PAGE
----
open government

Bring on the Participatory Sensing

For decades, Congress has delegated the fate of our public lands, the air, water and wildlife to federal agencies, where a familiar dynamic of regulatory capture and corruption quickly takes root.  It’s depressingly routine:  industry foxes are appointed to guard the chicken house, they make politically motivated judgments about scientific data, they engage in legalistic subterfuges and throw blankets of secrecy over the data and decisionmaking.  A complicit Congress cuts budgets in order to cripple regulatory effectiveness. 

So here’s an interesting idea for changing the political ecosystem of regulation:  Use Web 2.0 platforms to let citizens participate directly, and let the data be seen by everyone, in near-real time, on the Web.  Reinvent regulation as an open source project, as it were, so that everyone can participate and industry money and interventions cannot so easily corrupt the process.  

The Empire Strikes Back

John Naughton, writing in The Guardian (UK), is one of the few observers to see the WikiLeaks case for what it is:  “the first really sustained confrontation between the established order and the culture of the internet.  There have been skirmishes before, but this is the real thing.”

It’s difficult to make predictions about a story that is still unfolding, but the U.S. Government’s response to the WikiLeaks disclosures make two things quite clear:  1) that the world’s oldest democracy is not really committed to open debate, citizen accountability and due process; and 2) nation-states, in quiet collusion with key corporations, share an interest in curbing the open Internet in order to limit its disruptive impact on their power.

While the U.S. lectures China about the virtues of an open Internet, what happens when that very ideal is applied to the U.S. Government?  The disclosures expose stunning deceit, mendacity, incompetence and corruption, and the U.S. Government goes into attack mode against WikiLeaks and its founder Julian Assange. 

Wikileaks, the War and Accountability

Wikileaks' release of 76,000 government documents about the Afghanistan war is already provoking a firestorm of debate -- Will it help or hurt the war effort in Afghanistan? What will be the diplomatic and political fallout?

All of these issues are worthy of debate, of course, but the more enduring issue is what the documents reveal about democratic accountability in the United States, or the lack thereof. Once again, the American people are the last ones to know the truth -- while presidents, the military, Congress and the press each plays its own role in sanitizing or suppressing the truth to advance its interests.

It takes a whistleblower to save democracy — or at least remind us what a functioning democracy might look like.

A New Global Landmark for Free Speech

Could we be reaching a turning point in history where the monopoly on societal communication enjoyed by governments and corporations is finally broken? Will the commoners be able to share information freely without risking jail, civil penalties or authoritarian retribution?

The pioneering website on these questions is surely Wiklileaks, which in only three years has become the leading venue for whistleblowers from around the world. Founder Julian Assange — who has been likened to Daniel Ellsberg, who leaked the Pentagon Papers in 1971 — has posted hundreds of otherwise-secret documents that are highly embarrassing to governments, corporations and powerful individuals. Most recently, Wikileaks released a classified U.S. military video video of American gunships killing 12 Iraqi civilians, complete with brutish audio by the pilots.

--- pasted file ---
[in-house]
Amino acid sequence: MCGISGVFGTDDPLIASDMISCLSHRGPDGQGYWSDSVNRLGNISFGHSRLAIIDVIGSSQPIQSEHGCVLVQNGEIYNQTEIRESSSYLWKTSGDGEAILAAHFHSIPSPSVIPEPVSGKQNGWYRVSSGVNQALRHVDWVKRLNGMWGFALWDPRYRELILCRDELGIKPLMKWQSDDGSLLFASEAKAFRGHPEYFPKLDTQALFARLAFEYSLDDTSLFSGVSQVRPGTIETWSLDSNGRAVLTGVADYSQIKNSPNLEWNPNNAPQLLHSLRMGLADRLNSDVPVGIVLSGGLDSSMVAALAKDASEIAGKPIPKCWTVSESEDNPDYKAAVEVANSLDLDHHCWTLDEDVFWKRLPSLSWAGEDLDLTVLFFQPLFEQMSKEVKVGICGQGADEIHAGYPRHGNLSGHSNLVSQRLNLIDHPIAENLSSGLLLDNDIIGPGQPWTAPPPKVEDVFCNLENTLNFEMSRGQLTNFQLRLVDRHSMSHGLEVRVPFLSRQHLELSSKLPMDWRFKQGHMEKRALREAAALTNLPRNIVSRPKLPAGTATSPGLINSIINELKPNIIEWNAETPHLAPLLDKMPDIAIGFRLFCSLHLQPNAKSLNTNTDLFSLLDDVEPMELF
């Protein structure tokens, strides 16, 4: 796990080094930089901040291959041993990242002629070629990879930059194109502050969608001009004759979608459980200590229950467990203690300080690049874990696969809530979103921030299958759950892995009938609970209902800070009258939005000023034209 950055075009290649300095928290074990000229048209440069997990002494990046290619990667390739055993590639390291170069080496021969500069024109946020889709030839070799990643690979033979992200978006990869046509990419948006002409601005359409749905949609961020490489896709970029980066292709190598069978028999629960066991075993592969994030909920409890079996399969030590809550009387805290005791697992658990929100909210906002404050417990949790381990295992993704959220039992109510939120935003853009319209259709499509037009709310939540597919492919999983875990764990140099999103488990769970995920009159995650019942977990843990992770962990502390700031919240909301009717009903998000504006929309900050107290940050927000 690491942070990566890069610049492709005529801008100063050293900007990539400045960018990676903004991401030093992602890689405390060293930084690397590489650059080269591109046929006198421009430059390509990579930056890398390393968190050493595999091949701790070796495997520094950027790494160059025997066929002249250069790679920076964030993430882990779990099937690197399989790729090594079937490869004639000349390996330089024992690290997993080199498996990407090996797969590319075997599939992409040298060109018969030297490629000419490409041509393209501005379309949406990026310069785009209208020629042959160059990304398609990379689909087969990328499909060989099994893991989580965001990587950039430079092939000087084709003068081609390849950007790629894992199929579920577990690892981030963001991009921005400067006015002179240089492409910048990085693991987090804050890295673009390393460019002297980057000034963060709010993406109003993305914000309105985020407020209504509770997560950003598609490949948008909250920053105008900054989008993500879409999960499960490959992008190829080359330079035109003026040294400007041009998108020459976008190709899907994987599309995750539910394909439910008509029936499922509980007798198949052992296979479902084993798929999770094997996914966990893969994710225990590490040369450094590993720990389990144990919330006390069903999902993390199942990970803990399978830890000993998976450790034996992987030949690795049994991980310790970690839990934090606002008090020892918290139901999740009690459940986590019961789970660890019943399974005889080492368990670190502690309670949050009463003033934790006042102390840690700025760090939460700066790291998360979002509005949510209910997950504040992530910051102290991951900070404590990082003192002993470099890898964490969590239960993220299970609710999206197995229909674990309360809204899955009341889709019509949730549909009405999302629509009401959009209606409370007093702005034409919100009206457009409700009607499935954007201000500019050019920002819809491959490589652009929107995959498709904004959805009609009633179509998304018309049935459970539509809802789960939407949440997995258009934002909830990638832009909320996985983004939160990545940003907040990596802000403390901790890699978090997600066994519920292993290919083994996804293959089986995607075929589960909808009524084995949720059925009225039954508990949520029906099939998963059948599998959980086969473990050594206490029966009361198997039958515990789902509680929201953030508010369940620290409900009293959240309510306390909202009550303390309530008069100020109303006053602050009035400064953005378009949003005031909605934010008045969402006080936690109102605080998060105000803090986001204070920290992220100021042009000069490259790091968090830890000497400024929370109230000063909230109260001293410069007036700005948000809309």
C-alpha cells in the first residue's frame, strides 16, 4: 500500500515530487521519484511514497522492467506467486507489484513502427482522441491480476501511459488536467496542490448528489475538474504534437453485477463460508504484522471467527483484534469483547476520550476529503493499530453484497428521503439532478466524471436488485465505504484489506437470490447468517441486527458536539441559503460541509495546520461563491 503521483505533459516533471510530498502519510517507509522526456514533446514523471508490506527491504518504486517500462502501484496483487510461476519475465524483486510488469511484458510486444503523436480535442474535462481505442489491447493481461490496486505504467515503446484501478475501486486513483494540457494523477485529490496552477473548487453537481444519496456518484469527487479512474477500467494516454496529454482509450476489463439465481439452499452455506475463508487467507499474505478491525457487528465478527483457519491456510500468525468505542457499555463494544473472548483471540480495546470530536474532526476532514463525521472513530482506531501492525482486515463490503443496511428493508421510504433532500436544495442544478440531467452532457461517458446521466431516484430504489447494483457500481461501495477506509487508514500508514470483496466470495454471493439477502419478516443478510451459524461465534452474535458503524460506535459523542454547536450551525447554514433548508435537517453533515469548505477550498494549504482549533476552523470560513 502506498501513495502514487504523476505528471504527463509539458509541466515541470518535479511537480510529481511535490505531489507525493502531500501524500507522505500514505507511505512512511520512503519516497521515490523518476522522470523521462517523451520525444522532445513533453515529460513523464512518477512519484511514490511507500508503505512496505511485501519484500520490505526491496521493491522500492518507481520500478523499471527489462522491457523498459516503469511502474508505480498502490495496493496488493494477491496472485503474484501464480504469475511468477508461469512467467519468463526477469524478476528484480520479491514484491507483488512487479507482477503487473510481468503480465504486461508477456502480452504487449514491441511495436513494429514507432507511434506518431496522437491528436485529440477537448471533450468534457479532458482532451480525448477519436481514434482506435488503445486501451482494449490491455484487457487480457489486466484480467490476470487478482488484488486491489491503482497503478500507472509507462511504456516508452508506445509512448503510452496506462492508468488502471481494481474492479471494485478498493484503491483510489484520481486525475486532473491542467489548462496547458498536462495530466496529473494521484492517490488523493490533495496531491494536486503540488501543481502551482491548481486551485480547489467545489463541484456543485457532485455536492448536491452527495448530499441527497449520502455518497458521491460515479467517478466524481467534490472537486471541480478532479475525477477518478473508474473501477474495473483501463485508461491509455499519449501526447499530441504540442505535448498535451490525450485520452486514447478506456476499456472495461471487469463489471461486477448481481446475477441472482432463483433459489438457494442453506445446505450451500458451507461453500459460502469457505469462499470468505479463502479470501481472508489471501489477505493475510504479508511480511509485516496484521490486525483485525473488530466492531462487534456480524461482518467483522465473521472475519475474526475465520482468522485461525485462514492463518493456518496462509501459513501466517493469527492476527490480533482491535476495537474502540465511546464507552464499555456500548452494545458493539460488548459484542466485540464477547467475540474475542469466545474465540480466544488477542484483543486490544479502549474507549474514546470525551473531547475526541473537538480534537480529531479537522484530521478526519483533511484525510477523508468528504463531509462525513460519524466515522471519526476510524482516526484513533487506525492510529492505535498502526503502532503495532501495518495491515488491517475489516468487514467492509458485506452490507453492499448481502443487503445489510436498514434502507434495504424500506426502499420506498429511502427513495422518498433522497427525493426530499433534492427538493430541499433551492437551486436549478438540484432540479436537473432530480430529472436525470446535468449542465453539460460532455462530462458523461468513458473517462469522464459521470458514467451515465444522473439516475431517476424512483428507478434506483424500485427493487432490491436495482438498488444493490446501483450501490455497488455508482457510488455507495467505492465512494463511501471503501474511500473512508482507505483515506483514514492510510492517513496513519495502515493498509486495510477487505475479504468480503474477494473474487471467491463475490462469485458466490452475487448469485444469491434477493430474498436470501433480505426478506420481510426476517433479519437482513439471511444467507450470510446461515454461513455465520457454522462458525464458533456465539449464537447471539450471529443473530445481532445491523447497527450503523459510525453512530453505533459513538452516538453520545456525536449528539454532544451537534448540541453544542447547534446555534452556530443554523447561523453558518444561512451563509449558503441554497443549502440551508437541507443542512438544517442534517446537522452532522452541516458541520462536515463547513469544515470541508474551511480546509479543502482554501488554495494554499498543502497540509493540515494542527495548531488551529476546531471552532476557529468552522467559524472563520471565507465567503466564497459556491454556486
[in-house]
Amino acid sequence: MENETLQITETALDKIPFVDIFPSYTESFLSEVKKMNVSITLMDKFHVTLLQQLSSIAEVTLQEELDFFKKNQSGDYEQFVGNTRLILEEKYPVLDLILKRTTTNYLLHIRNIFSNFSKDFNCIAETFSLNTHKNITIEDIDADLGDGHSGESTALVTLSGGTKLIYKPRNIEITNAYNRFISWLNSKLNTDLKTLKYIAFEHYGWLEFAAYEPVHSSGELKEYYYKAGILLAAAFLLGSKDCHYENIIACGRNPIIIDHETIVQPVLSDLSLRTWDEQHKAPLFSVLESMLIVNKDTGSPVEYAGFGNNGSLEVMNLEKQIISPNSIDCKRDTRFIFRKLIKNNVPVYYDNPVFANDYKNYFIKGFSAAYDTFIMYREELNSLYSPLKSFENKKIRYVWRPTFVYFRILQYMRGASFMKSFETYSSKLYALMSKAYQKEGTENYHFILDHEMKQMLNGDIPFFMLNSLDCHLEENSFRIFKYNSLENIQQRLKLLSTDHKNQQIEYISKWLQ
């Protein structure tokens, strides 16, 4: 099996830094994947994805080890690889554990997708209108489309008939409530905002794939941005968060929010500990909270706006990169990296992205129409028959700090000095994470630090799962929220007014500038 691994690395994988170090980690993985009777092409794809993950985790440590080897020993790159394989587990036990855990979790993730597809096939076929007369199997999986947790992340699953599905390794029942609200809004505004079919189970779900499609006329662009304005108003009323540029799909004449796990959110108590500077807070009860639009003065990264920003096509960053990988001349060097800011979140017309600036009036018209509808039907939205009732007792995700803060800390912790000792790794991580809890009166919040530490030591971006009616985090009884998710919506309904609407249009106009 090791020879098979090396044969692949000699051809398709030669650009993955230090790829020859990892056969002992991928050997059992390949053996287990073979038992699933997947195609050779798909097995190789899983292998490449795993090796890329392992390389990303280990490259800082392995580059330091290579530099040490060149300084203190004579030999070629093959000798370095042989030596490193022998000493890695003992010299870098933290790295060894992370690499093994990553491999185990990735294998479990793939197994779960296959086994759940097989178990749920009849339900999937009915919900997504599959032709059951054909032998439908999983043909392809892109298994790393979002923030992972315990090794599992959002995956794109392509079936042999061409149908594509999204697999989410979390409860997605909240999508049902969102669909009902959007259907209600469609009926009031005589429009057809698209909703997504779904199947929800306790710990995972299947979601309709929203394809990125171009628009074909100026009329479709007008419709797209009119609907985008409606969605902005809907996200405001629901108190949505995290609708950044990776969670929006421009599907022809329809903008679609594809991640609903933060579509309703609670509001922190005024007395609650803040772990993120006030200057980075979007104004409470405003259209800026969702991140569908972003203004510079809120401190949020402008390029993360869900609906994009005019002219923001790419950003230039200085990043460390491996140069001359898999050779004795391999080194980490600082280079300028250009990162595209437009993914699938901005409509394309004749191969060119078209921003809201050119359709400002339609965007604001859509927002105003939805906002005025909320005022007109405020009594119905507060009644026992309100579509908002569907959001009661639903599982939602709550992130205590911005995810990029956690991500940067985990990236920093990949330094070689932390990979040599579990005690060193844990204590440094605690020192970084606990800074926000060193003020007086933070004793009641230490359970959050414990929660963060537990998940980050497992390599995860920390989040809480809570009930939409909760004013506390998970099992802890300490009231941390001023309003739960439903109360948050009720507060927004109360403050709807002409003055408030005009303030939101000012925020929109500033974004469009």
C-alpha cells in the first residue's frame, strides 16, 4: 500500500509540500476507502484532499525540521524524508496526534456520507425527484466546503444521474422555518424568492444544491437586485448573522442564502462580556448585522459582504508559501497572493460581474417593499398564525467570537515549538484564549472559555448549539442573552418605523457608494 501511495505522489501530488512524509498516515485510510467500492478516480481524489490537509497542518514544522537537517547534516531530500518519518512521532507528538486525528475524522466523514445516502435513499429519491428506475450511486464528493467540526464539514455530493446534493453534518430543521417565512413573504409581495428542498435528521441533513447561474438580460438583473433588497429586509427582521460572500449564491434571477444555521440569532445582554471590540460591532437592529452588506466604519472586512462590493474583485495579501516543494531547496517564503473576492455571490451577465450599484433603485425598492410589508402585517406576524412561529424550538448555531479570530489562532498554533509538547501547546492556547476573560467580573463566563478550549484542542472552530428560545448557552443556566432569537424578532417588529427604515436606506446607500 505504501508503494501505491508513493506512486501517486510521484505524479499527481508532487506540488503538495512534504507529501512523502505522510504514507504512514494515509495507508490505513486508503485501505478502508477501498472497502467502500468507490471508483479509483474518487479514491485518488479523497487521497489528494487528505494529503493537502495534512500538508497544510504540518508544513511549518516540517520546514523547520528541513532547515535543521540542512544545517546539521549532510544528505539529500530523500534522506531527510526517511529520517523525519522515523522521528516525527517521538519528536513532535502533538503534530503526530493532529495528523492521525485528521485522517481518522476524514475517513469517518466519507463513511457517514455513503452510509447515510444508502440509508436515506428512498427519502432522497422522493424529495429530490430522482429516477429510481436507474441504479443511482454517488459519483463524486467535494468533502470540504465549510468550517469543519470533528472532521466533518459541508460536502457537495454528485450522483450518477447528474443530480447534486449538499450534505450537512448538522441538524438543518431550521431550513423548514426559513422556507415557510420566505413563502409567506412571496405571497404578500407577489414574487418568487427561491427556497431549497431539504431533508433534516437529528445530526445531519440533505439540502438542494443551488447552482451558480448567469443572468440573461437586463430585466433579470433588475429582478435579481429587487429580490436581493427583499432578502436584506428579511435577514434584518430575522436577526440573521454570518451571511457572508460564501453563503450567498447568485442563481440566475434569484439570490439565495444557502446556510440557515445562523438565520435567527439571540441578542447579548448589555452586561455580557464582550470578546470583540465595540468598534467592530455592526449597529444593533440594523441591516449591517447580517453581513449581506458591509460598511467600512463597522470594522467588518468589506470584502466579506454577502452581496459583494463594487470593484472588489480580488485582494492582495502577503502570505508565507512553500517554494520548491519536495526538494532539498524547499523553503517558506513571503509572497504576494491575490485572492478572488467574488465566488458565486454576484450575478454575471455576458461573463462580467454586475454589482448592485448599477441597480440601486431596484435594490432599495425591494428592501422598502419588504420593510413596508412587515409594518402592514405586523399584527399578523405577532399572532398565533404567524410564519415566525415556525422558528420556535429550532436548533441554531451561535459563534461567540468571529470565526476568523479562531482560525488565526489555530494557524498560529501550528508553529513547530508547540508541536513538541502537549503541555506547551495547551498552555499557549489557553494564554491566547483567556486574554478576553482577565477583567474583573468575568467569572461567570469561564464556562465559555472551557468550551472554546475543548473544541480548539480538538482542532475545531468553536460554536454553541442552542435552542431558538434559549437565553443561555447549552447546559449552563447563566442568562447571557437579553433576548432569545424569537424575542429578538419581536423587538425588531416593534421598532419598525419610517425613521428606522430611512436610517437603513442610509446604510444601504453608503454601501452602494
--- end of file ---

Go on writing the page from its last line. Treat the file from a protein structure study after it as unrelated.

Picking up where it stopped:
Sometimes it just takes a determined set of commoners to get the job done. Impatient with the lethargy of the federal government in making its own films and videos available online, info-activist Carl Malamud has launched the International Amateur Scanning League. Dozens of volunteers are digitizing government-produced DVDs on everything from agricultural advice to presidential addresses, and putting them on the Internet.

Some 200,000 such DVDs are nominally available to the American people, but unless you live in Washington, D.C., and can personally visit the National Archives, your only option is to buy a copy from The Scanning League aims to liberate those videos for everyone — for free.

As the New York Times (March 15) tells the story:

Government 2.0

What if government were treated as an open platform available to everyone — much like the Web — rather than as a closed, semi-proprietary platform that serves those private interests with the money or insider access? That was the premise behind a major conference in Washington, D.C., on September 9-10 hosted by open-source champion and book publisher Tim O’Reilly and Richard O’Neill of the Highlands Group. The event, Government 2.0 Summit, brought together a remarkable array of tech leaders, government officials, citizen advocates, entrepreneurs and others.

The chief focus was on how digital technologies could make government more transparent and accountable, a theme that President Obama embraced in his Inaugural Address. How can the innovations of Web 2.0 such as "crowd-sourcing" and wiki-style collaboration be used to make government projects smarter and more effective?

In earlier guerilla raids on inaccessible government information, public-interest crusader Carl Malamud has "scraped" public-domain documents from poorly designed and fee-based government websites and re-published them on his own servers. It’s proven to be a highly effective tactic. It embarrasses the government agencies by exposing how non-transparent and citizen-unfriendly they really are. It provokes a fresh public discussion about lack of access to government information. And it actually liberates the information (or portions of it) for free public use.

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